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Skoda: the very mention of the Czech brand used to bring sneers to the lips of car buffs and the general public alike. Like that other brand from behind the now-melted Iron Curtain, Russia’s Lada, Skoda was the butt of countless jokes, many of them unfair.

 

After all, Skoda was a reputable brand in Europe way before there was such a thing as the Communist Bloc and now-defunct Warsaw Pact. Way before, in fact, Volkswagen which now owns Skoda, existed.

 

Skoda’s Communist-era, water-cooled, rear-engined 1000MB, S100L and S110L sedans shared the same layout as the Renault Dauphine and R8, and the Simca 1000. But the French products didn’t provoke the guffaws and howls of derision the Czech ones did.

 

The first Skoda of which I was ever conscious was a front-engined, swing rear axle, rear drive Octavia owned by one of my father’s workmates in the early 1960s. I was most impressed that it had a 26-piece toolkit.

 

The last one I drove was a front-wheel drive Felicia which a fellow motoring writer and I sampled briefly on the model launch based at an inner-city Auckland hotel. The drive redefined brief. The Skoda’s petrol gauge indicated the tank was dry, so we nipped around the block and back to the hotel. It was an exercise in parking, really.

 

The lap of the block – less than a kilometre – was what passed for a press launch drive for the Skoda distributor of the time. Between being awed by the Octavia’s toolkit and changing the Felicia’s parking spot, I had road-tested several S110Ls in the early 1970s.

 

They were basic but fun, just able to pull the skin off a rice-pudding, desperately tail-heavy with the engine hung out behind the rear axle and ready to oversteer at the first hint of road surface wetness.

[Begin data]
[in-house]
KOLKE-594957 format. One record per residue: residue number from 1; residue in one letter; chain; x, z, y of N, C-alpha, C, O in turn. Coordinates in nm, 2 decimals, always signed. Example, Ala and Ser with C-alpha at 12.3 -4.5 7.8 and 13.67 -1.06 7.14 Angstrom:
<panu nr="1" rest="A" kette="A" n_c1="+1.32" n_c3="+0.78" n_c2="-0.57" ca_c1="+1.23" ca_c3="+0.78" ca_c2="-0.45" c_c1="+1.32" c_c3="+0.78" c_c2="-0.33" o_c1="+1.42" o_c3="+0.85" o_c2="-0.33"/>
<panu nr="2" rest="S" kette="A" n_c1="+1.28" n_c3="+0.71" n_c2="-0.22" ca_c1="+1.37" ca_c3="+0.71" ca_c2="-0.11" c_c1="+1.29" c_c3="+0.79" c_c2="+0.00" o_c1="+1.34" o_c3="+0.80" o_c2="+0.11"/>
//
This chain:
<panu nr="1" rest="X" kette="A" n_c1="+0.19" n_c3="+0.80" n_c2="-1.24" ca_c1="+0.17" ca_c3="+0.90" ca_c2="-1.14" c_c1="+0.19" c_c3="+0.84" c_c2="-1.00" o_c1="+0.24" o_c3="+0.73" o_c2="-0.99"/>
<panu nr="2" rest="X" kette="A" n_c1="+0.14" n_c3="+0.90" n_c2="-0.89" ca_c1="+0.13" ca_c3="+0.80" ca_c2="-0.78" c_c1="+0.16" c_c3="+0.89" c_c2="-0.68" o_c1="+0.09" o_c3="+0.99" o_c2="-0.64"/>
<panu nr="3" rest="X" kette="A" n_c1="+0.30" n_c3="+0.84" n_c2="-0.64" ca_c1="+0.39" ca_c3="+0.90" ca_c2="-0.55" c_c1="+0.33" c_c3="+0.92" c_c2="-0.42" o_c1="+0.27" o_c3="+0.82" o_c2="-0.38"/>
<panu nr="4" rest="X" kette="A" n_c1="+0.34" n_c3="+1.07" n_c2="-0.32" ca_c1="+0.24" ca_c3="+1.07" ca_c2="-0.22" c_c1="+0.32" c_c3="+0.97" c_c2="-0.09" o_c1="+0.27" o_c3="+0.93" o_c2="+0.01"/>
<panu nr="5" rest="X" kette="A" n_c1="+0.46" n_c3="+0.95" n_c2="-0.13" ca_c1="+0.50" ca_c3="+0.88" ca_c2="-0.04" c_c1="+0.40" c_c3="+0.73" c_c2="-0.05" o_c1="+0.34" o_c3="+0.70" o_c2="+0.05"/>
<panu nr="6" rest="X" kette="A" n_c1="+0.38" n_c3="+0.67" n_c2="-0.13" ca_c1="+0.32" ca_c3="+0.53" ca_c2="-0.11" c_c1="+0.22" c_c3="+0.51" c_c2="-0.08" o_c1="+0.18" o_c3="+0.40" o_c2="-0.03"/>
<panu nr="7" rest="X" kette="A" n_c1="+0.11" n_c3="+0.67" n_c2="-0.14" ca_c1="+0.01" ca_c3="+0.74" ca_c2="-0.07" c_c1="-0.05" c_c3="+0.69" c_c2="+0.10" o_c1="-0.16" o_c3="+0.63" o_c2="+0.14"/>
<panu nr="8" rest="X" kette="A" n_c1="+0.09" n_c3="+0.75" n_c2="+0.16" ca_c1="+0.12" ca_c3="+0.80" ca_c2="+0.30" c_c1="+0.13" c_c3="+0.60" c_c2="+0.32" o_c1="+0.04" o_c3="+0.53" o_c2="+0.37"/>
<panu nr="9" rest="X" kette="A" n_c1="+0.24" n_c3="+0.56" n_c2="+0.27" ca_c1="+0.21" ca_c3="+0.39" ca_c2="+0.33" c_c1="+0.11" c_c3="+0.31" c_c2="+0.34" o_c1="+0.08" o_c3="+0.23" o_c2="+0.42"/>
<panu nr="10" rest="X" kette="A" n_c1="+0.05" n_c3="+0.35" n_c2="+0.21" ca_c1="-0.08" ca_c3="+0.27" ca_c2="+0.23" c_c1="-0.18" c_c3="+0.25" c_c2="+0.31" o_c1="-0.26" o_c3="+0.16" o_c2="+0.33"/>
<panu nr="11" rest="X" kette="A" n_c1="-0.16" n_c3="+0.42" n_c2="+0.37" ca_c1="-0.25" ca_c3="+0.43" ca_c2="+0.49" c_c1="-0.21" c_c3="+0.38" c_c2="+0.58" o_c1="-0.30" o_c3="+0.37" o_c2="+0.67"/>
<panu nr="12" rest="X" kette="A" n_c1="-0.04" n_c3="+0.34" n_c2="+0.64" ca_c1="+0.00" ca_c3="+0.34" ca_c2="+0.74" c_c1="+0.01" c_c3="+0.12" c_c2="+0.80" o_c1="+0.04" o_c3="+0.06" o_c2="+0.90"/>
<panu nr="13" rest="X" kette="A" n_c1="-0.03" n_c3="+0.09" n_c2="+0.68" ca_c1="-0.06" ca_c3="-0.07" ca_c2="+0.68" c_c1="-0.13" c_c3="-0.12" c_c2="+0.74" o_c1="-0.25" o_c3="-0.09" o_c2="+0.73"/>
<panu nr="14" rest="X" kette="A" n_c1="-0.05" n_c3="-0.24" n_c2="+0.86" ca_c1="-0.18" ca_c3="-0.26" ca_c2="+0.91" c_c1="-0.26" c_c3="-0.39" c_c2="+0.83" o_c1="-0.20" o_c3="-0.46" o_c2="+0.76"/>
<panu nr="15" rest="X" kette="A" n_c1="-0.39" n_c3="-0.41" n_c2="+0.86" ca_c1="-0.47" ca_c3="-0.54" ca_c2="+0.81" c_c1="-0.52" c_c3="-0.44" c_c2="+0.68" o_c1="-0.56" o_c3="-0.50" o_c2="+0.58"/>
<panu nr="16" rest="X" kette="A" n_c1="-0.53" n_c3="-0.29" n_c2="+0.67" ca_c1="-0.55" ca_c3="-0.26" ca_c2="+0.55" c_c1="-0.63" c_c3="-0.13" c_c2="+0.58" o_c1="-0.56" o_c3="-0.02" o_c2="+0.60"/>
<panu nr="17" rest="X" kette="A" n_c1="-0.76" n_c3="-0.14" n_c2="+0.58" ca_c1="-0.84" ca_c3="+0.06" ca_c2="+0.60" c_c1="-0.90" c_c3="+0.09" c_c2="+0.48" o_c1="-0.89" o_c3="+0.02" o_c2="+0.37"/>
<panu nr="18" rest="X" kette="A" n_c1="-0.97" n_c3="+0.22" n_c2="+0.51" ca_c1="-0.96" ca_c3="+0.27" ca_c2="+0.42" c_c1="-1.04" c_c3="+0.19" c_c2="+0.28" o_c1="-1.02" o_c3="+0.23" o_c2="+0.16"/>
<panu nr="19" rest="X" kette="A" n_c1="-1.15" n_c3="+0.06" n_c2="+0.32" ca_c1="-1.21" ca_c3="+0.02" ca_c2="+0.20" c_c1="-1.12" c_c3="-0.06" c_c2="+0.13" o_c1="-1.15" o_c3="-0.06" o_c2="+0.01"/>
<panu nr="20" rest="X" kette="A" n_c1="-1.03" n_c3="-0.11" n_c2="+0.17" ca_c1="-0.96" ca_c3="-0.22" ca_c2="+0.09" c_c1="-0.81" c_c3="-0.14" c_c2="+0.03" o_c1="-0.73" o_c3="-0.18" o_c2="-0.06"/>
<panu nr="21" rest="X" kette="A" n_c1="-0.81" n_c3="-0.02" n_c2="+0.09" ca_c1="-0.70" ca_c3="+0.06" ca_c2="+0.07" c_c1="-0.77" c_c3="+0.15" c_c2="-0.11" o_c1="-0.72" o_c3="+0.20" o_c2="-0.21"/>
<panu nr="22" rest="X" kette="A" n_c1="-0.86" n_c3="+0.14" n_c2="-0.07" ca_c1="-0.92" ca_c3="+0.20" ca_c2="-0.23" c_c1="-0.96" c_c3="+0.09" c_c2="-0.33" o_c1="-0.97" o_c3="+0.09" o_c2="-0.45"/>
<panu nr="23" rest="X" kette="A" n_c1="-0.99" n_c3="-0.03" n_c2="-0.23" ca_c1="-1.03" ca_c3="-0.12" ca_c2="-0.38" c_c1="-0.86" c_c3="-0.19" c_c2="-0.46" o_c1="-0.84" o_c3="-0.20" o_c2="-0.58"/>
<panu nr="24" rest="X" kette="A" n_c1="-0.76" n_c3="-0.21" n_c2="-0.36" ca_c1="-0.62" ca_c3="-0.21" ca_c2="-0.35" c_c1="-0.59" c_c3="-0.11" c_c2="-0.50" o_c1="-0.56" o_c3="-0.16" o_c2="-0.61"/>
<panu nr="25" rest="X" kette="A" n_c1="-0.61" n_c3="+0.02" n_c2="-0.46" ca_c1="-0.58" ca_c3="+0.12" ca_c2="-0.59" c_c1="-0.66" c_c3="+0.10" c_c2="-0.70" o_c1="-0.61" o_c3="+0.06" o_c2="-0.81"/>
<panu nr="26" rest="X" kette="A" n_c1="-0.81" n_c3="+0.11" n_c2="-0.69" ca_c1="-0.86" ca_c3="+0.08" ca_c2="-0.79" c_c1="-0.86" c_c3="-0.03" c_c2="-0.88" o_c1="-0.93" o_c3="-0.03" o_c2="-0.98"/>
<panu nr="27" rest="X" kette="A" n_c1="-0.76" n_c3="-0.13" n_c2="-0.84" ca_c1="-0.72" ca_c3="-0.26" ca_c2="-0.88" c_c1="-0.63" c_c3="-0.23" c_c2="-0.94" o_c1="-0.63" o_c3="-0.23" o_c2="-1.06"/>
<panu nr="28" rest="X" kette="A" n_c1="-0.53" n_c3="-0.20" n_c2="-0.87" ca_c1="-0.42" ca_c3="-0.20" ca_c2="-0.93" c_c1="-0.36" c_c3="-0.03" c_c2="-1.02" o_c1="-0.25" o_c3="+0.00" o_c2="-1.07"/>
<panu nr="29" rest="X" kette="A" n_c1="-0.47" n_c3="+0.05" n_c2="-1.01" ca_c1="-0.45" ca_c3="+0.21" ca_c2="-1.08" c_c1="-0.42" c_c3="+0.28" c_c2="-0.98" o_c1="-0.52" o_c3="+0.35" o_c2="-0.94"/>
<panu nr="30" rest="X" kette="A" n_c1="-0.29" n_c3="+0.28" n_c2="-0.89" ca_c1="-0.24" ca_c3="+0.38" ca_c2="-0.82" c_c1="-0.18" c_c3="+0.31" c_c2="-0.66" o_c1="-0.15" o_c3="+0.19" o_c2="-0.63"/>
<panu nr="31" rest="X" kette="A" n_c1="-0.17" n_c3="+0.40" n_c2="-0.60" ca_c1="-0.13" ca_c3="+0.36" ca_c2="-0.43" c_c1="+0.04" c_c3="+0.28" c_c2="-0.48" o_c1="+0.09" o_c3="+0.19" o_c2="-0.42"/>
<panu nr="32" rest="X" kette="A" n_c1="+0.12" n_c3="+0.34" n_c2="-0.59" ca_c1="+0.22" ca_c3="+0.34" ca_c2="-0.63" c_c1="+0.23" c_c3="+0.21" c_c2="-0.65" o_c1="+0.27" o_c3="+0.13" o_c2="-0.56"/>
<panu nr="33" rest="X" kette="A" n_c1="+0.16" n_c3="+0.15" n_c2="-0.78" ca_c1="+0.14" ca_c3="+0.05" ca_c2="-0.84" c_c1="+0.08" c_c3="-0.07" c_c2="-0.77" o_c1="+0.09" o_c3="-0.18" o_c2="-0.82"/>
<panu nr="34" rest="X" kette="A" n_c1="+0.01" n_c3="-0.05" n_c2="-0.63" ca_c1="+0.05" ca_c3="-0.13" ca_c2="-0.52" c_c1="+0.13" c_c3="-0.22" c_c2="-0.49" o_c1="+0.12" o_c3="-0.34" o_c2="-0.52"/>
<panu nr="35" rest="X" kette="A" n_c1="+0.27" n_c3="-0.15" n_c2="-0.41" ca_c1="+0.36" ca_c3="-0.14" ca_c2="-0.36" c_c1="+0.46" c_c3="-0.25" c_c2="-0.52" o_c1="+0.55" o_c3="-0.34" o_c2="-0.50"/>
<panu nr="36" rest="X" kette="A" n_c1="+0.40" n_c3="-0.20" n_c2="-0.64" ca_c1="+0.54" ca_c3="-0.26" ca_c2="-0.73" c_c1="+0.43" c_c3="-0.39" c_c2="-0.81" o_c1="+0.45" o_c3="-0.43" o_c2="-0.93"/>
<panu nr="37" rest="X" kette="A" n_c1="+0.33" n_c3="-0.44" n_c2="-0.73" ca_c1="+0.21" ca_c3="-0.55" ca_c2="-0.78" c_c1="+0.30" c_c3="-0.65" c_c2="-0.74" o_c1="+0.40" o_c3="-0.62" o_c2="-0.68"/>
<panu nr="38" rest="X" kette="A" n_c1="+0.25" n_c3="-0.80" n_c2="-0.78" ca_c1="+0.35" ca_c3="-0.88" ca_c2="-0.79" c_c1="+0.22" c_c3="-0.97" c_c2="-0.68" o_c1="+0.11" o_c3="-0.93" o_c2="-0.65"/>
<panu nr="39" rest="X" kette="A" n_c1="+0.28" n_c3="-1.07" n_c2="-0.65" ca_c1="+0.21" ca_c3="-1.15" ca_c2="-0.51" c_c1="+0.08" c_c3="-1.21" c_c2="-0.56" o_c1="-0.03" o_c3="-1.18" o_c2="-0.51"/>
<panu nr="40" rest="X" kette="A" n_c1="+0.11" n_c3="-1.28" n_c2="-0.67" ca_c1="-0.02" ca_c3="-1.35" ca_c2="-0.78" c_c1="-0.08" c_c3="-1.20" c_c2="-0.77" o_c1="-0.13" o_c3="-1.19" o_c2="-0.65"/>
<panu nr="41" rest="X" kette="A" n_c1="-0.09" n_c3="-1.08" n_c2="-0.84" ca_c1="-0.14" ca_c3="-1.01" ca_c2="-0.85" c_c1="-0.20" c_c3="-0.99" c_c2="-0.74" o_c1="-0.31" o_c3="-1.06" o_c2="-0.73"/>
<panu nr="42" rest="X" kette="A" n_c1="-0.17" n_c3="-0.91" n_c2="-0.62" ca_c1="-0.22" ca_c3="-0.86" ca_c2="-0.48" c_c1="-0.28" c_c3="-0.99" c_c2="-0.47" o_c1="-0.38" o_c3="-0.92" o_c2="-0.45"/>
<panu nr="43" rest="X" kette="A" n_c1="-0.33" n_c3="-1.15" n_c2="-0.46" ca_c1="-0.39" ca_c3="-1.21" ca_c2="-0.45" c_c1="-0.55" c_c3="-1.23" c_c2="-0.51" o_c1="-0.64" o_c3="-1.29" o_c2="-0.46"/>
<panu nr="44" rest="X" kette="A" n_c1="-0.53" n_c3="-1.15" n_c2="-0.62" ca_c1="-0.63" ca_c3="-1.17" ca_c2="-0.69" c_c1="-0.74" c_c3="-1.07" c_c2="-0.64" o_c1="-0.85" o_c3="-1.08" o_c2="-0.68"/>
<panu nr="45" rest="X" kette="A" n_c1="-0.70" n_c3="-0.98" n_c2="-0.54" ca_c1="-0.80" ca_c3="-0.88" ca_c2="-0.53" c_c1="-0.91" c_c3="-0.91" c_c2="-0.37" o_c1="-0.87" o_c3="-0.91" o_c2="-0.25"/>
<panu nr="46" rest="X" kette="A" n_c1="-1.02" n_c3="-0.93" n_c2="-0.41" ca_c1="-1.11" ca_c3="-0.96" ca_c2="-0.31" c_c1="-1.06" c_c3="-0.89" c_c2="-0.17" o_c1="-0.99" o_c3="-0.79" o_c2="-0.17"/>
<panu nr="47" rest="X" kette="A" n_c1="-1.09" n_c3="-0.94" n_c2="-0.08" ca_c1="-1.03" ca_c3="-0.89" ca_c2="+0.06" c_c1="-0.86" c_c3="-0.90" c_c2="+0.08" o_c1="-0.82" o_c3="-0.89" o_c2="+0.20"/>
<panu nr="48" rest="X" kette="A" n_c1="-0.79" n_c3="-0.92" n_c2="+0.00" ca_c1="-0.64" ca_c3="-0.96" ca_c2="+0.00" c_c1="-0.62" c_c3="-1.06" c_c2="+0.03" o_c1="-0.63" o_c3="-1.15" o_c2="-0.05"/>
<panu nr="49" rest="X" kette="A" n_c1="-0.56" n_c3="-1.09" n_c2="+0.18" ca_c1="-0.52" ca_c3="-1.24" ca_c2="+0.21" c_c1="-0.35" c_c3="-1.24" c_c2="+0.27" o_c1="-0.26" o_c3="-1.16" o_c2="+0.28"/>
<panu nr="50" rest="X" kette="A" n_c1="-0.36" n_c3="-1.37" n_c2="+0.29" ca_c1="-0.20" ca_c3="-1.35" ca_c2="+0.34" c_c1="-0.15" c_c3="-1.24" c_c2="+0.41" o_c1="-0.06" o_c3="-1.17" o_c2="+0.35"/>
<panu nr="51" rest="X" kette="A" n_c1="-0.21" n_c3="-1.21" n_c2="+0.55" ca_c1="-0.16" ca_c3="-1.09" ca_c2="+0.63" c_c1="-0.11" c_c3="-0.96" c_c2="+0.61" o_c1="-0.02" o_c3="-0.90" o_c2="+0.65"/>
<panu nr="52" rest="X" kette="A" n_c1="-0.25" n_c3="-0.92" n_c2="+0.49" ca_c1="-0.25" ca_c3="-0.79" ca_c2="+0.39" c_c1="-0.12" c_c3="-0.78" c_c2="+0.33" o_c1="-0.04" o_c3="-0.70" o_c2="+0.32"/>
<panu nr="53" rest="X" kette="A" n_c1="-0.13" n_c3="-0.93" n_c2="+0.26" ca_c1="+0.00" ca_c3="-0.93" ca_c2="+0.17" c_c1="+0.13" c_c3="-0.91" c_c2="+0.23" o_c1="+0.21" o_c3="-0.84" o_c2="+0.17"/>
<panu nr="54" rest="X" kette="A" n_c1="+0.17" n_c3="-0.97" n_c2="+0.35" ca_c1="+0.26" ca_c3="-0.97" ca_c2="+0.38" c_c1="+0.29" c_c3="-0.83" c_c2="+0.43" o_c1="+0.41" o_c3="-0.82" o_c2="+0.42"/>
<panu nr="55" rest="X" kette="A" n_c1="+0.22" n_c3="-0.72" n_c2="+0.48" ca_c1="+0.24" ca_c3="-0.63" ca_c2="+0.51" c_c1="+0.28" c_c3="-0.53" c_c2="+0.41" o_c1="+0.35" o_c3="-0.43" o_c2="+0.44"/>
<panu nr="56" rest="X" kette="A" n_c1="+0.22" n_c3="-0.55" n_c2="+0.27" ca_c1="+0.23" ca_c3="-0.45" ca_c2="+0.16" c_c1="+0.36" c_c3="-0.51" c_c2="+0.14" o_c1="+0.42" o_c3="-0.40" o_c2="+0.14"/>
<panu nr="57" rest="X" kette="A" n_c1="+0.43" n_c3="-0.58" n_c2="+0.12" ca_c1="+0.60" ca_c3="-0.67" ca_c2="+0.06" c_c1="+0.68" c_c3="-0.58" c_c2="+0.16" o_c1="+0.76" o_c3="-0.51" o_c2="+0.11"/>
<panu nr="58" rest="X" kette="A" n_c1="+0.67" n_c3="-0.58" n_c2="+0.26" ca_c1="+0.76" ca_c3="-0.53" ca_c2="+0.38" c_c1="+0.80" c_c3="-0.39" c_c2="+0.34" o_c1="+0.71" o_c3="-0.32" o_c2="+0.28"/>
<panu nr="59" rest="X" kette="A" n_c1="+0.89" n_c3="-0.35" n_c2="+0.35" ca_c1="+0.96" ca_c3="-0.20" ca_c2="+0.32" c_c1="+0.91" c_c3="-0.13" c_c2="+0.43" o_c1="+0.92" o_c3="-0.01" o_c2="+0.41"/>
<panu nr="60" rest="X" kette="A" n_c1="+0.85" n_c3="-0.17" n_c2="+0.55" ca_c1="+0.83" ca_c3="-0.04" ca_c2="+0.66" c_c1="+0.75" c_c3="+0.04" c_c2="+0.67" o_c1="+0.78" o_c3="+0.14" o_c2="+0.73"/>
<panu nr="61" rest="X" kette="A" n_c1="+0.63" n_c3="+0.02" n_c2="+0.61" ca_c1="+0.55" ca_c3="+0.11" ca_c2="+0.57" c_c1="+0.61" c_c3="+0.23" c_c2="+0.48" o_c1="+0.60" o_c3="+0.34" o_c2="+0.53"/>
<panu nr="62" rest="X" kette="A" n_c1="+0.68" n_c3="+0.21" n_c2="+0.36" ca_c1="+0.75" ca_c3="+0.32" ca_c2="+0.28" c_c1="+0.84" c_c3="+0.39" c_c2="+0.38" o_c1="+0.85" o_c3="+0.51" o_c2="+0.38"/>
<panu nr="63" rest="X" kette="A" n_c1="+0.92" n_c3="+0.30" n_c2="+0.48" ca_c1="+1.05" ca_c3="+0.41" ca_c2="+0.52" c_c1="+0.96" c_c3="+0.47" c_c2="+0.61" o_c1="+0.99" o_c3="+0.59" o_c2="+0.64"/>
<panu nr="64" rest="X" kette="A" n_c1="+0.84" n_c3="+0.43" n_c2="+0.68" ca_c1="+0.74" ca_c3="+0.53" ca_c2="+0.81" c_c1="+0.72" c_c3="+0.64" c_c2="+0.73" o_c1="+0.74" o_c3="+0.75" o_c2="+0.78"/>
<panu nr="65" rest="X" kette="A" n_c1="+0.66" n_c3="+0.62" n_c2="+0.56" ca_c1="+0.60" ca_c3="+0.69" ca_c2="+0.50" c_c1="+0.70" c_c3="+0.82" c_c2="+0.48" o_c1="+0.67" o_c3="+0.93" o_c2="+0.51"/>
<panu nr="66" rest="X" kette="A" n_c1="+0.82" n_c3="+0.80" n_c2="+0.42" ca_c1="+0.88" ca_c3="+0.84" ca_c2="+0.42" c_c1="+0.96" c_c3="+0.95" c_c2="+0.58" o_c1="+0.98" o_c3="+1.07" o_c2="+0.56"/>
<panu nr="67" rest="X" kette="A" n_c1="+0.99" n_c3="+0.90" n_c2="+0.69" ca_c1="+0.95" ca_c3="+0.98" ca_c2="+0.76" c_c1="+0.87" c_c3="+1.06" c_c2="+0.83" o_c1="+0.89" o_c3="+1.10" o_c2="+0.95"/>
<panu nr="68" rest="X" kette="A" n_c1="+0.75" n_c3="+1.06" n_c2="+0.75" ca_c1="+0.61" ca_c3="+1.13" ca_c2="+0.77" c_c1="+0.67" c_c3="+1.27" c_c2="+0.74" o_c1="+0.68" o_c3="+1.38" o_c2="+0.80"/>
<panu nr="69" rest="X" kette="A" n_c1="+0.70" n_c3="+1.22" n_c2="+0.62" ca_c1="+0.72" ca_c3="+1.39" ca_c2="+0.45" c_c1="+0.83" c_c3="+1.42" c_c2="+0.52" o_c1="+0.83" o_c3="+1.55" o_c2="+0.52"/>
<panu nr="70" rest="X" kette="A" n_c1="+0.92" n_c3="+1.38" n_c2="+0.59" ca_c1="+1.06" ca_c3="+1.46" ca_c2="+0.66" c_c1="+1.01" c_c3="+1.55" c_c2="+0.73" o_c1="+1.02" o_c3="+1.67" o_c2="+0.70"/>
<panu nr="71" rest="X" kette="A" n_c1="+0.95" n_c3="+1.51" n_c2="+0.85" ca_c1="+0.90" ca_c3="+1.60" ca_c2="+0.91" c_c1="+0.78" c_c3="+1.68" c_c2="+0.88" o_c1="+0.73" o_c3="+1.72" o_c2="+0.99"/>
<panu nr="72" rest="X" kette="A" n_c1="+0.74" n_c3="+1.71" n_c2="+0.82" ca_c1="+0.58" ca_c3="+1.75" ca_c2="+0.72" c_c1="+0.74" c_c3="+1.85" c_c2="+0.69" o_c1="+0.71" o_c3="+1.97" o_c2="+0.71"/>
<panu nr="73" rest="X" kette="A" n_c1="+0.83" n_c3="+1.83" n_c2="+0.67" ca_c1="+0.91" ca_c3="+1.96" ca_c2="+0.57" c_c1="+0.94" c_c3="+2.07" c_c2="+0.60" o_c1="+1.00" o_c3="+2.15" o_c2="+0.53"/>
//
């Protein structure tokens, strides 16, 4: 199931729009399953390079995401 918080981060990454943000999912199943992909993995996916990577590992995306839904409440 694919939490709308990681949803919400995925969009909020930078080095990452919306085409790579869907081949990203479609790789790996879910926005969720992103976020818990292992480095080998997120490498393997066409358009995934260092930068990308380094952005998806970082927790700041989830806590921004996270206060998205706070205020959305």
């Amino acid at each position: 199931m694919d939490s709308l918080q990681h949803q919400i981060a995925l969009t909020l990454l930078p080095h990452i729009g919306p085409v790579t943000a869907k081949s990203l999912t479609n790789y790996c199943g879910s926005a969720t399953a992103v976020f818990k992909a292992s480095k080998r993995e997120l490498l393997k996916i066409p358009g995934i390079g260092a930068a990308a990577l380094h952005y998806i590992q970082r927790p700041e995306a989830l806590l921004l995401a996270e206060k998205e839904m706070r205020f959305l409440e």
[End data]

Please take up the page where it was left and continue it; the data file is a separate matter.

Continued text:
But the oversteer was progressive and predictable. You were always aware of the weight behind the rear axle and you got early warning that the back end was about to step out. In fact, it was quite unlike the similarly laid-out Simca 1000 which felt for all the world like a front-engined car. And then, when you got over-confident, the mercurial French car would tuck the outside rear wheel under during cornering, hop, and then snap into lurid oversteer.

 

No, the Skoda was much more benign than the ultra-light French car; and on gravel roads, despite a lack of power, an S110L was a hoot, aside from a tendency to pop out of second gear during acceleration. Fast forward 45 years to 2017 and I get my first real taste of a modern Skoda, the mid-sized Kodiaq SUV.

 

Nowadays, in the post-Communist Bloc era, Skoda is part of the Volkswagen Group, and its vehicles are based on VW platforms and use Volkswagen-developed running gear.

 

The Kodiaq is built on a version of the platform on which VW’s highly-regarded Tiguan compact SUV is based, but it’s a very different vehicle than the German wagon.

In some ways, the Kodiaq is a master of deception. The frontal styling makes it look big – far bigger, in fact, than it is.

 

I asked a colleague who was examining it closely for the first time, what platform he thought it was based on. He figured it used VW’s Touareg architecture; certainly he felt it was bigger than a Tiguan, more a Touareg’s size. In fact, it’s smaller than the Touareg, but it has presence in spades.

 

Arna Evans who contributes a young mother’s perspective on some of the SUVs and utes that we test, thought the Kodiaq looked compact on the outside but was surprised by how big the interior seemed.

 

She was a little startled to discover it was a seven-seater with good legroom, and had decent cargo space when the third row was in use...

 

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